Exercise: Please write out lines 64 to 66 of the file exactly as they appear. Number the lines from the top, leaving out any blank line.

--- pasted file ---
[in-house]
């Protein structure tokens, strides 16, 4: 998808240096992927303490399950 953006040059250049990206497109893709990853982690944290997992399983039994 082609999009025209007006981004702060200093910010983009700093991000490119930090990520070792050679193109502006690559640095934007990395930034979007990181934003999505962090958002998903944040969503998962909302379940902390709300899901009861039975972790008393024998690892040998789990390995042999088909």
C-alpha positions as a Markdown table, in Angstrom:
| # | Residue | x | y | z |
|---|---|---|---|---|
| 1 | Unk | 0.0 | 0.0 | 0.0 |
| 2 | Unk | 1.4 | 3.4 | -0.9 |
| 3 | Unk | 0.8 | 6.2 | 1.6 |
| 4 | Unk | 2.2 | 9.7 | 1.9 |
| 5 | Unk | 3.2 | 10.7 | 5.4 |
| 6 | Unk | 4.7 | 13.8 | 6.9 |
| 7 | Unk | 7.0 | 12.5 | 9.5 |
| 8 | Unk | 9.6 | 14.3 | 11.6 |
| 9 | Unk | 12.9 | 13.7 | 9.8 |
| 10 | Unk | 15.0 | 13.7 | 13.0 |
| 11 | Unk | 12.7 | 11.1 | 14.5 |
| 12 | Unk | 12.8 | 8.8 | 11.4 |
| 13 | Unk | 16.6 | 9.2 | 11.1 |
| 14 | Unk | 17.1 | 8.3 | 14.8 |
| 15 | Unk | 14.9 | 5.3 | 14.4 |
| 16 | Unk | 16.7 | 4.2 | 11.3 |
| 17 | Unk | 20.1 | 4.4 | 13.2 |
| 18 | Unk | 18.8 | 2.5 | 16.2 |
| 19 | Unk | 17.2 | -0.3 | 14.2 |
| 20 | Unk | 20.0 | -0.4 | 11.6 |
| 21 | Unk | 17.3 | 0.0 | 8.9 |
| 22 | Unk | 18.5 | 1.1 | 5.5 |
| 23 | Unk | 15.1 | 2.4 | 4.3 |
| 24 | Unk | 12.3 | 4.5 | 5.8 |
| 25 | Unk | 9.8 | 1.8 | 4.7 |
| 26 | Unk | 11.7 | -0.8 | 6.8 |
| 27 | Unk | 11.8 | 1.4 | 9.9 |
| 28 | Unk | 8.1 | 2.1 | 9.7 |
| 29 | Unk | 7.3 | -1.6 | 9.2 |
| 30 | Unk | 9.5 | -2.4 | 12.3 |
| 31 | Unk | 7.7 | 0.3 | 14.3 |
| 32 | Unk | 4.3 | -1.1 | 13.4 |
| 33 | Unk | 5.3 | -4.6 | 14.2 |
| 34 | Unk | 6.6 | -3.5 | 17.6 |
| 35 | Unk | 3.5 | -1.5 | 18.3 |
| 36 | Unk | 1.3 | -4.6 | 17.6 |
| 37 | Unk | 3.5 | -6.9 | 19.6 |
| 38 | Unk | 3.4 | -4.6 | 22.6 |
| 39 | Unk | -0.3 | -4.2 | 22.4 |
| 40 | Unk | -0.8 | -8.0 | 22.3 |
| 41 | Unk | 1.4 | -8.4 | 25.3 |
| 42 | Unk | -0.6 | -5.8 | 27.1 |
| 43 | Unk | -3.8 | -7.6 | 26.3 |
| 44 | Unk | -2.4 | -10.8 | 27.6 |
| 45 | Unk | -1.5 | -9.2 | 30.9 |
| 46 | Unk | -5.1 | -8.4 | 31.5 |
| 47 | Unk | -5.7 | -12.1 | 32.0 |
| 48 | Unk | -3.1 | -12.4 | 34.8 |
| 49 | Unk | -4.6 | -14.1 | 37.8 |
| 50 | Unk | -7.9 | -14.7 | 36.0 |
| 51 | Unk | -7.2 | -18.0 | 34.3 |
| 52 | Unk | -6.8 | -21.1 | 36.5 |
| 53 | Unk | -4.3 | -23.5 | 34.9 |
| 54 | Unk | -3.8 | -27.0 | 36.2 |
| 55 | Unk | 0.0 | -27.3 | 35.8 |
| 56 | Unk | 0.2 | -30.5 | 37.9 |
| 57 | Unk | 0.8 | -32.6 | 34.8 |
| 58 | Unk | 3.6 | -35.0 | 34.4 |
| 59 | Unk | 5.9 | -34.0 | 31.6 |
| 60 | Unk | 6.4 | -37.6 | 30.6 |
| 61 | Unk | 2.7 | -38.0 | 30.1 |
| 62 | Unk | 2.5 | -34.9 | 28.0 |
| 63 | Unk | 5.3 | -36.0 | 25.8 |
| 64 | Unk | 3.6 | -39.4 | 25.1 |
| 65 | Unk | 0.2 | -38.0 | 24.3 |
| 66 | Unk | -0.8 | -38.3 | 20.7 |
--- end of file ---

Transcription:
| 59 | Unk | 5.9 | -34.0 | 31.6 |
| 60 | Unk | 6.4 | -37.6 | 30.6 |
| 61 | Unk | 2.7 | -38.0 | 30.1 |